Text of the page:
Infrastructure

What’s for Maine in the Senate’s compromise infrastructure bill?

on

According to estimates from the White House, Maine will receive just over $1.9 billion in funding from the Infrastructure Investment and Jobs Act and can compete for a possible $31 billion.

Many of the estimates are projections based on formula funding. The bill, which was approved by the Senate on August 10, has not yet been debated by the House of Representatives and final funding numbers could still change. 

The largest sum of money Maine is likely to receive would be earmarked for roads and bridges. According to the White House, Maine would receive $1.3 billion in federal aid highway apportioned programs and $225 million for bridge replacement and repairs.

It could also compete for $12.5 billion in funding for the Bridge Investment Program and just under $16 billion in funding dedicated to “major projects that will deliver substantial economic benefits to communities.”

The infrastructure bill spreads funding for the Bridge Investment Program out over five years, from 2022 to 2026. 

The goals of the program include improving the safety, efficiency and reliability of traffic over bridges and reducing the number of bridges in poor condition or at risk of falling into poor condition, as well as reducing the number of bridges that cannot meet current traffic requirements.

The terms of grants made under the program outlined in the bill do not allow eligible projects to be funded more than 50 percent for a large project, defined as having a projected cost of over $100,000, and 80 percent for any other project. Grants made to large projects cannot be under $50 million and grants made to other projects cannot be under $2.5 million.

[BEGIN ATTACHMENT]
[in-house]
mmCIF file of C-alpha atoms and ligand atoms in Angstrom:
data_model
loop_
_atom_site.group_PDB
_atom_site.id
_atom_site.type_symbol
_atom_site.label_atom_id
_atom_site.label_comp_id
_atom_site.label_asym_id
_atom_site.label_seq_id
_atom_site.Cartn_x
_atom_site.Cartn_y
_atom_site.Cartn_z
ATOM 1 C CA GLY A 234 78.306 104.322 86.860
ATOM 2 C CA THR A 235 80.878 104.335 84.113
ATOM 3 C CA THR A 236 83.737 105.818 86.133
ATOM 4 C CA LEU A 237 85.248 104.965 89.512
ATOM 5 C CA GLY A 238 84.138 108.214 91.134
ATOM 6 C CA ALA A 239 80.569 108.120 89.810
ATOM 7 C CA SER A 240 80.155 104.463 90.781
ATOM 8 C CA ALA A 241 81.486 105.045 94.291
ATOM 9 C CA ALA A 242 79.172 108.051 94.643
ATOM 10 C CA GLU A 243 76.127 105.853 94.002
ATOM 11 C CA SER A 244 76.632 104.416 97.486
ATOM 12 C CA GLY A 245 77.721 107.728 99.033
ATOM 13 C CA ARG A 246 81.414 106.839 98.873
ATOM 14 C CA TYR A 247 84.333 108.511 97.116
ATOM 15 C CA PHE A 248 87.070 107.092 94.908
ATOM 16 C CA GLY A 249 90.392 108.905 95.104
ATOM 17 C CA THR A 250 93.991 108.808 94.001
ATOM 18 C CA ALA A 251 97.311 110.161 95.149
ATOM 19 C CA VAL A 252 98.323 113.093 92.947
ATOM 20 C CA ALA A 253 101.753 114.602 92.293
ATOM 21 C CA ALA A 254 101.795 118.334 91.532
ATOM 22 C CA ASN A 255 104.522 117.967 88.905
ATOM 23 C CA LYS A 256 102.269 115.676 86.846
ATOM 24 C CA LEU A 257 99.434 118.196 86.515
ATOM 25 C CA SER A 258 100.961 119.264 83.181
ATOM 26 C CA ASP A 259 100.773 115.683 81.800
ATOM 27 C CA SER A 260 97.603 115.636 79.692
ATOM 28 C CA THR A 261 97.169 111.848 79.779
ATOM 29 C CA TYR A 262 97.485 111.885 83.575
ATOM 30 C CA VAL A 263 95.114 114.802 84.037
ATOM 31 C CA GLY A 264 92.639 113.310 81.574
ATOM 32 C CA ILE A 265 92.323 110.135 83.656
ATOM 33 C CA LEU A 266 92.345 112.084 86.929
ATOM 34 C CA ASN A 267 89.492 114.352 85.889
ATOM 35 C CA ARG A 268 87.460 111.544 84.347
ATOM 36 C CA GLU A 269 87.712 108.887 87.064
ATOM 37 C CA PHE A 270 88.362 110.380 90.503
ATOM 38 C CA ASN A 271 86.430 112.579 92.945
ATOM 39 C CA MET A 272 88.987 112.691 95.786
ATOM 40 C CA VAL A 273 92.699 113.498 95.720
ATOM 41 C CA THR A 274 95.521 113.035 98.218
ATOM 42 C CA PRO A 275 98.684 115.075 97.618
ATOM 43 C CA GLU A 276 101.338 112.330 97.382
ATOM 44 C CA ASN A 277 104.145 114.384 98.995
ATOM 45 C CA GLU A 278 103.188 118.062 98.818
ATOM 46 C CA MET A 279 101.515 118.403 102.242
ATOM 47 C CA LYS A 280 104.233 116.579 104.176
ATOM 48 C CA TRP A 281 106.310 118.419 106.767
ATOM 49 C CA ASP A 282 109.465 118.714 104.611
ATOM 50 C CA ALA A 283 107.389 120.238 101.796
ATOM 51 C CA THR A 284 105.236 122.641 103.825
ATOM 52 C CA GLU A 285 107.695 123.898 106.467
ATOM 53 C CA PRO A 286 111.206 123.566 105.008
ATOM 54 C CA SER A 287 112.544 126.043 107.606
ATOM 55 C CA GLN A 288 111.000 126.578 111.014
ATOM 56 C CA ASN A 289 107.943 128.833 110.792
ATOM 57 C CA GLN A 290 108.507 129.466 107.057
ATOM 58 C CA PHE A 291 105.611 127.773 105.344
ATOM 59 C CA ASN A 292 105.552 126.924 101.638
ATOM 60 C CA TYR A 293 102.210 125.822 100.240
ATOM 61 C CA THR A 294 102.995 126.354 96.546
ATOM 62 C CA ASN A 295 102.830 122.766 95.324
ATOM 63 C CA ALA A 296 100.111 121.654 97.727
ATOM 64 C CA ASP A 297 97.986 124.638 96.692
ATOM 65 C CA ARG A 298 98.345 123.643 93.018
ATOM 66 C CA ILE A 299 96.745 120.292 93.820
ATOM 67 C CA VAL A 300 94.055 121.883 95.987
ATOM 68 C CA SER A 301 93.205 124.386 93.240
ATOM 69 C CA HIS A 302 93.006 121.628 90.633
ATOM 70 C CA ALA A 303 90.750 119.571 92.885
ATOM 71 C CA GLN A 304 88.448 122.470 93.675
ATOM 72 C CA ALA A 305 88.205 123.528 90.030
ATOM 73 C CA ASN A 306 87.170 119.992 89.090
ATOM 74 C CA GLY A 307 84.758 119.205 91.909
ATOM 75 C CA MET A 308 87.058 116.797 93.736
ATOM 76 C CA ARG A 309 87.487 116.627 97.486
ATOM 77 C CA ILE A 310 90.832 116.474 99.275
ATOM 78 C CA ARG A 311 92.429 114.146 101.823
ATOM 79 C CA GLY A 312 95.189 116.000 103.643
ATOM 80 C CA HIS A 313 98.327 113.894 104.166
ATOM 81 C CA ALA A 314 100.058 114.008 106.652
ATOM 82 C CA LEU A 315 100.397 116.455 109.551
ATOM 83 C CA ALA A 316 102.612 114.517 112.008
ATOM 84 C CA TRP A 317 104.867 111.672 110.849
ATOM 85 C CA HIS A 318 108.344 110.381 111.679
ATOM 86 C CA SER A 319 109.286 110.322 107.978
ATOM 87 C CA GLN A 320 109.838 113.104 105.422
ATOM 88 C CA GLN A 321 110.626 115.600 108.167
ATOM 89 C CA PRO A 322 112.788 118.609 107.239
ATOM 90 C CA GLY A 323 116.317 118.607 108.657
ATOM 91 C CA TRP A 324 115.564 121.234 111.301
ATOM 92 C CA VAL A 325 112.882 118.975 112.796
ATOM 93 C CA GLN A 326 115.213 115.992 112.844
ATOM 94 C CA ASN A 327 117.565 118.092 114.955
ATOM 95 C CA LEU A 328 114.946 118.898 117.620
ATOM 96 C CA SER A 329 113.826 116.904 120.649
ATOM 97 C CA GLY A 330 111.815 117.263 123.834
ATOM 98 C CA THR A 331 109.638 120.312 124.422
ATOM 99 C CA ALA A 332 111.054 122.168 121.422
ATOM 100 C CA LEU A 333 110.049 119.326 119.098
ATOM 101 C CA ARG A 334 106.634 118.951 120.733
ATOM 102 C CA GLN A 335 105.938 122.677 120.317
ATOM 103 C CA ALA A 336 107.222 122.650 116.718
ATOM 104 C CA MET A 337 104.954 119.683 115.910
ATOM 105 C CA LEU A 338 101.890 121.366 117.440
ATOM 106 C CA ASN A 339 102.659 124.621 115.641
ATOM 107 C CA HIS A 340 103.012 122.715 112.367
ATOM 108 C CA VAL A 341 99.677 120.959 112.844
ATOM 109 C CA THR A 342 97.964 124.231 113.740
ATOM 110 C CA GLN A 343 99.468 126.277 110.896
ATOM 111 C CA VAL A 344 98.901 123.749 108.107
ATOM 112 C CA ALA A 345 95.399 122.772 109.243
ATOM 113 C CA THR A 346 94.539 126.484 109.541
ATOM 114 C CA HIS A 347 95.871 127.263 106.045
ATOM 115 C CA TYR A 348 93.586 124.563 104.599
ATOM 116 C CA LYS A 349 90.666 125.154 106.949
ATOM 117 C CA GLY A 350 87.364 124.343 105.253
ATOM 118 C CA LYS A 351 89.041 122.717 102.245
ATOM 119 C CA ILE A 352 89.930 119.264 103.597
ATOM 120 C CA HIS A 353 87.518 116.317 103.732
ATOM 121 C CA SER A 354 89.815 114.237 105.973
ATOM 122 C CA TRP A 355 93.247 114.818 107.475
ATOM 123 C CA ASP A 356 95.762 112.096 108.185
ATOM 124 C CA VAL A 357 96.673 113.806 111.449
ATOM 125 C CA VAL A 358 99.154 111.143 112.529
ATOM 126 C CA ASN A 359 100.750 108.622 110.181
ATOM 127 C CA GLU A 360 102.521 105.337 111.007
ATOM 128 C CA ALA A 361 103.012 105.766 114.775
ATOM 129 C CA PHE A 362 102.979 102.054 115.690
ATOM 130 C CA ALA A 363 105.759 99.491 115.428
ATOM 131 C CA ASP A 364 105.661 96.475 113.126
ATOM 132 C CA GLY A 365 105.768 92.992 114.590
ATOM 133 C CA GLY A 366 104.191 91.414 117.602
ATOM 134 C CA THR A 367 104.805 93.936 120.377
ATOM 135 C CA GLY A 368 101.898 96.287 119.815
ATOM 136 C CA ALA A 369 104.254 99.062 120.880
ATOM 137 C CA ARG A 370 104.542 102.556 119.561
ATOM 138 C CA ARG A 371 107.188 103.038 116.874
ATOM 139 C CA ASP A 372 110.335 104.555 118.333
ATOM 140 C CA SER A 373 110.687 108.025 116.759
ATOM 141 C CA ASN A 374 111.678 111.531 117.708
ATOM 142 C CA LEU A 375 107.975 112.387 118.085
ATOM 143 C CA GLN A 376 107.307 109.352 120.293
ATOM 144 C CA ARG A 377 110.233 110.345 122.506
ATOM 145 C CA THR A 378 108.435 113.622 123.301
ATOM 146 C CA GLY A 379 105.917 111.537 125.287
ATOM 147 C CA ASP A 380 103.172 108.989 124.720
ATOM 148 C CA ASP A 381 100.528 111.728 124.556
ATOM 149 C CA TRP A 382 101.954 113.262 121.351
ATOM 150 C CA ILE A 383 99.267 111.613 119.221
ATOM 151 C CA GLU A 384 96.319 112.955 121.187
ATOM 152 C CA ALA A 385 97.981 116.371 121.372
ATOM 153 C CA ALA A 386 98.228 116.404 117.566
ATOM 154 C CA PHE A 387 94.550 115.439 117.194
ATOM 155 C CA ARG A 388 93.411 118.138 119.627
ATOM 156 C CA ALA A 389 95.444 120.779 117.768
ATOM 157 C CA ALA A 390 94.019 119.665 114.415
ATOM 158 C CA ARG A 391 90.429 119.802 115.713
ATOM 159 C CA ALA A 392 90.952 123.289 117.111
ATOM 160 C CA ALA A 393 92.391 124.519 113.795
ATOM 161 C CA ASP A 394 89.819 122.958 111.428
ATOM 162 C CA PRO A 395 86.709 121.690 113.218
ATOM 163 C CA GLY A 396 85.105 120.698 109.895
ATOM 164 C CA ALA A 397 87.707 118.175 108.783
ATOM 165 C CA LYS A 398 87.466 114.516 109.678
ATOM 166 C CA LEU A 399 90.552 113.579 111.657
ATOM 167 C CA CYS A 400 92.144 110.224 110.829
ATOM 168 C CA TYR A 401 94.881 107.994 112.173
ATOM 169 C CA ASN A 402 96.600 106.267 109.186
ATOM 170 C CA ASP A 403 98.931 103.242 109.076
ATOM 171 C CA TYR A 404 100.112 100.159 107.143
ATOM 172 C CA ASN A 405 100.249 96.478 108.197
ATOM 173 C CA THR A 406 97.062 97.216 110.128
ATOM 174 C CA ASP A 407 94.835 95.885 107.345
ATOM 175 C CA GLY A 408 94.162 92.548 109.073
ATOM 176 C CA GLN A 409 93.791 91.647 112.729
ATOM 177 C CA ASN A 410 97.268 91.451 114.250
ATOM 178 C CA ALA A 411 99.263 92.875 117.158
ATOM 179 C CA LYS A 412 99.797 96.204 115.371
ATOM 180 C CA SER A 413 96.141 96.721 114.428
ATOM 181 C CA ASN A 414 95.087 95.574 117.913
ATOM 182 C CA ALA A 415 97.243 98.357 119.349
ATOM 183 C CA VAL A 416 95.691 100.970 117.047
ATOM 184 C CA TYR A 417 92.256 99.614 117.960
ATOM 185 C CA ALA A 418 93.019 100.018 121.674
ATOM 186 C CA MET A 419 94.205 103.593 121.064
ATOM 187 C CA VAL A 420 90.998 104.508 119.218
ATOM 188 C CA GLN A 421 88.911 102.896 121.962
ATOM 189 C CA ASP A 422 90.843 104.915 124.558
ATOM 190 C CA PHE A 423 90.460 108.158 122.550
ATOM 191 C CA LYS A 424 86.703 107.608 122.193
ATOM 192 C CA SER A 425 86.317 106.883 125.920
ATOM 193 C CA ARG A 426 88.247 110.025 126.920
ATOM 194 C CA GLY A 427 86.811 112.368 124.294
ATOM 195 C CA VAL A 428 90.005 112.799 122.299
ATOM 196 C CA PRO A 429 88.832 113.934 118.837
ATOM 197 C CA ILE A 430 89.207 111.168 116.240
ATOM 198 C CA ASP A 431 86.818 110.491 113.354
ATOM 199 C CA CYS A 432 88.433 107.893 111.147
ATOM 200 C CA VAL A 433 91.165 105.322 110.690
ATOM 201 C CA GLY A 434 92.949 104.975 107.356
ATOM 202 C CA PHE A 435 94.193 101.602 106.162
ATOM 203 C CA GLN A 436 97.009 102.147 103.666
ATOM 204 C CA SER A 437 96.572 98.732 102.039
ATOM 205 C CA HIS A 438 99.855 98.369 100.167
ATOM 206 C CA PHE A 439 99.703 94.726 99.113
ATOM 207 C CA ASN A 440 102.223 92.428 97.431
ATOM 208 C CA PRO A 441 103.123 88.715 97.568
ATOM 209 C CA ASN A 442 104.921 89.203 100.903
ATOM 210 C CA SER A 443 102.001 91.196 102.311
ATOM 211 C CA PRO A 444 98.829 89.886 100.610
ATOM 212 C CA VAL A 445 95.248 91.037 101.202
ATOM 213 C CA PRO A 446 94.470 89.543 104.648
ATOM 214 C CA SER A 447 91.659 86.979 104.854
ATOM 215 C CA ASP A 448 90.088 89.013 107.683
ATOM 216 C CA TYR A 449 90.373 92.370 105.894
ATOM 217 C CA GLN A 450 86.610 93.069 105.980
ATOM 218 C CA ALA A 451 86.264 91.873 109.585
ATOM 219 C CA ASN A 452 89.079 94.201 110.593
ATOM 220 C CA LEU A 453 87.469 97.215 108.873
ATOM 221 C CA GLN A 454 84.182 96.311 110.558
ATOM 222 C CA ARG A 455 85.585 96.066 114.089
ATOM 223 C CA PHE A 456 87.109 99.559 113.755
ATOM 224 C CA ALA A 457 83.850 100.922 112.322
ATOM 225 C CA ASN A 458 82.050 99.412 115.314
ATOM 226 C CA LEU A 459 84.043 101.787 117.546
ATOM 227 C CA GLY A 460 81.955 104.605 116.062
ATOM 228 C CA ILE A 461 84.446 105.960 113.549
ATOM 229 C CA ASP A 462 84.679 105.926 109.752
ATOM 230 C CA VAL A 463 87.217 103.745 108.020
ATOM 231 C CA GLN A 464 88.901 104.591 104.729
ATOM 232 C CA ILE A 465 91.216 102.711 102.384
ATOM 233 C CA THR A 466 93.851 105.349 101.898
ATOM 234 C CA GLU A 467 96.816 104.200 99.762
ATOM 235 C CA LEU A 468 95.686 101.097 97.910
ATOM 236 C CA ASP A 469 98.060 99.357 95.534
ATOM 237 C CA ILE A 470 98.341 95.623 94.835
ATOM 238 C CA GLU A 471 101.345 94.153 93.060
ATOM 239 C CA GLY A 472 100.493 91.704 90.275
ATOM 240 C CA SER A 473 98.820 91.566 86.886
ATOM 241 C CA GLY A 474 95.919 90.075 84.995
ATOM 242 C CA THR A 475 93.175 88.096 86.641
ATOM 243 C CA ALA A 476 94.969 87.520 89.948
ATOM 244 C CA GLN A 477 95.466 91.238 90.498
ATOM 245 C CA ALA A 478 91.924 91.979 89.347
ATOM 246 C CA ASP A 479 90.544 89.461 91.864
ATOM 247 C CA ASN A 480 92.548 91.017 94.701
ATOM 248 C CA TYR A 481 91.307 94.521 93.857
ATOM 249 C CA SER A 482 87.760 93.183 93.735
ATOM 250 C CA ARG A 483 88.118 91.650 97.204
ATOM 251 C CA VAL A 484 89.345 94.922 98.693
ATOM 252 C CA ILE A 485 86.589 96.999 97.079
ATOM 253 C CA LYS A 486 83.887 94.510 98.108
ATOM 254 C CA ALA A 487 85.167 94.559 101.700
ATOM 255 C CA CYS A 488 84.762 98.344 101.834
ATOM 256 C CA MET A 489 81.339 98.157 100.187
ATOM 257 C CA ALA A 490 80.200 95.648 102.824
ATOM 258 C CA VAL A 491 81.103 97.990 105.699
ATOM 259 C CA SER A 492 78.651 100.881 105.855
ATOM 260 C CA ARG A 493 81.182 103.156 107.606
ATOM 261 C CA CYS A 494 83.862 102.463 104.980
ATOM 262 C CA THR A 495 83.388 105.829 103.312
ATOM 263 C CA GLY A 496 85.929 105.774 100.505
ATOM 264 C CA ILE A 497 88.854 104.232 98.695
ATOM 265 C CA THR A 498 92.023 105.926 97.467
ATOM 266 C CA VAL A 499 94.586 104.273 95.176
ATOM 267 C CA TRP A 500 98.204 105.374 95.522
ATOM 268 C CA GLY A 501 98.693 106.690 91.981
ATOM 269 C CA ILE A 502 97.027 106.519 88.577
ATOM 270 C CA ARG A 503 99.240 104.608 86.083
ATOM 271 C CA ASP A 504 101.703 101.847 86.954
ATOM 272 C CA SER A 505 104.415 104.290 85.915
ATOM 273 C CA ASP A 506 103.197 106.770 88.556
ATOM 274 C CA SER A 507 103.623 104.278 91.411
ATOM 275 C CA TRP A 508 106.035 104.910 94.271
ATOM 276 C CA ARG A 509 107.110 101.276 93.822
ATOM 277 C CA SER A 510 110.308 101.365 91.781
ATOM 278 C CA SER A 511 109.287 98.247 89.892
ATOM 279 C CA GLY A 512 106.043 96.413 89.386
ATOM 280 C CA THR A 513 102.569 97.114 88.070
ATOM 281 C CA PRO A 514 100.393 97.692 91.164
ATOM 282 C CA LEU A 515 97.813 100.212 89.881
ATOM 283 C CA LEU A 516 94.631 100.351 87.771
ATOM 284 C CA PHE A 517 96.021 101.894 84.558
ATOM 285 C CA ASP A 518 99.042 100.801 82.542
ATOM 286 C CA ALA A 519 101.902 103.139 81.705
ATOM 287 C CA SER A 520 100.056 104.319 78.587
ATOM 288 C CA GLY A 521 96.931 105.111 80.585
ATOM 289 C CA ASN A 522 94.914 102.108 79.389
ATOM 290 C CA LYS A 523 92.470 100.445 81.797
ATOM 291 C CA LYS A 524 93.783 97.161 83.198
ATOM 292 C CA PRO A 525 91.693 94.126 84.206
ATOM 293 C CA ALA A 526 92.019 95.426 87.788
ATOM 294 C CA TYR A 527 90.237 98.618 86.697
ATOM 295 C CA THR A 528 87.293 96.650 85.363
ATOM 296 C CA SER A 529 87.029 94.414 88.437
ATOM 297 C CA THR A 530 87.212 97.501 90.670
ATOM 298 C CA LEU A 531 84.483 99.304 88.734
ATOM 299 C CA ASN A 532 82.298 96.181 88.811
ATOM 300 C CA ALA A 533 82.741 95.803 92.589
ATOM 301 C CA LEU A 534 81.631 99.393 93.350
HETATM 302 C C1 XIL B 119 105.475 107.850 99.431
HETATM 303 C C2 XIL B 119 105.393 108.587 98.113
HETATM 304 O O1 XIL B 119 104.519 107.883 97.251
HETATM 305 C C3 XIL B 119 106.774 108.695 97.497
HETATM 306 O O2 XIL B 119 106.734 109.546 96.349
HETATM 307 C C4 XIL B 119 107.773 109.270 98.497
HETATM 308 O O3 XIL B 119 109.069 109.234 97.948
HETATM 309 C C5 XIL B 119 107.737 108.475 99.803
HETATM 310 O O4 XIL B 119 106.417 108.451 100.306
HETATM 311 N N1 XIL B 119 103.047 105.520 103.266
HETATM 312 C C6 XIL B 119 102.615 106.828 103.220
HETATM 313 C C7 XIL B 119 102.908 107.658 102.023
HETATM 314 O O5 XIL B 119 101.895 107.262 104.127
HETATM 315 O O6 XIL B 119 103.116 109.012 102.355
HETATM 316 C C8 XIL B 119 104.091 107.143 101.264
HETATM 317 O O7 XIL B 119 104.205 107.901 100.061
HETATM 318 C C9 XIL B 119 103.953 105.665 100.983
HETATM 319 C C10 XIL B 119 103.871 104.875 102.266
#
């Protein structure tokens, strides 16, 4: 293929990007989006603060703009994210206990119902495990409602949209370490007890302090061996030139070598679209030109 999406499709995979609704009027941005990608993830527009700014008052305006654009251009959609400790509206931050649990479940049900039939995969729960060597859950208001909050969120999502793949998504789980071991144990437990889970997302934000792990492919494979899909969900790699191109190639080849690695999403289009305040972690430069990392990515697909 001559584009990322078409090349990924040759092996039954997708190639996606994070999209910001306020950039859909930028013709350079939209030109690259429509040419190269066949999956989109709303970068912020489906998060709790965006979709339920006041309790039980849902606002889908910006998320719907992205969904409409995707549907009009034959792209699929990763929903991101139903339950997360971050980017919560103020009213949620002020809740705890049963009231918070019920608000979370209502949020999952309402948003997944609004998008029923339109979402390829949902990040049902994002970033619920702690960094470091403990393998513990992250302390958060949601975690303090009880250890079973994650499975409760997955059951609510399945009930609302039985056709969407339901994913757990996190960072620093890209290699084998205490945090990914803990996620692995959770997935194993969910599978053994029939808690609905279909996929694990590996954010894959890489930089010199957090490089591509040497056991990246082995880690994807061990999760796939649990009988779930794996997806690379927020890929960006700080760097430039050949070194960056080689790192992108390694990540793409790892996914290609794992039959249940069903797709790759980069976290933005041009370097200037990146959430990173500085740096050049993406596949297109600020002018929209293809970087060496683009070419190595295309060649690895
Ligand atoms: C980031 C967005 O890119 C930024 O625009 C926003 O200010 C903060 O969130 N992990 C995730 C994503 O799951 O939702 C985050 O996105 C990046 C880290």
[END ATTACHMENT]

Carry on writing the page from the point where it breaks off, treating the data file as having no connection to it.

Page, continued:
The federal government will give priority to applications from states that have submitted two or more applications for the current fiscal year or prior fiscal years of the program and have been awarded funding for fewer than two grants eligible under the program.

In determining eligible applications, the federal government will consider factors such as whether funding will avoid costs from closing or reducing traffic on a bridge, and whether funding will benefit national and regional economies, personal and freight mobility and the environment while reducing maintenance costs.

The White House also projects that, using formula funding, Maine will receive $241 million between 2022 and 2026 to improve public transportation options in the state. Additionally, the state is projected to receive $19 million over five years to support expanding the charging network for electric vehicles (EVs). The state will also be able to apply for $2.5 billion the infrastructure bill sets aside in grant funding for electric vehicle charging. 

The infrastructure bill contains $7.5 billion in funding for a national network of electric vehicle charging stations, which the White House calls “a critical element in the Biden-Harris Administration’s plan to accelerate the adoption of EVs to address the climate crisis and support domestic manufacturing jobs.”

Maine will also receive a minimum allocation of $100 million for expanding broadband coverage across the state. At least 23% of Maine residents will also be eligible for the Affordable Connectivity Benefit, which the White House says will “help low-income families afford internet access.”

The Affordable Connectivity Benefit provided within the infrastructure bill modifies an emergency provision established in the Consolidated Appropriations Act of 2021.

Signed by former president Donald Trump in January 2021, the $2.3 trillion Consolidated Appropriations Act provided federal stimulus dollars to help states deal with the fallout of the COVID-19 pandemic. 

The law created the emergency broadband benefit, which provided a monthly discount of no more than $50 off the cost of internet access provided by a broadband provider for low-income families.

It also created the Emergency Broadband Benefit Program, which authorized the Federal Communications Commission (FCC) to reimburse broadband providers with funds from the Emergency Broadband Connectivity Fund for the costs associated with the emergency broadband benefit.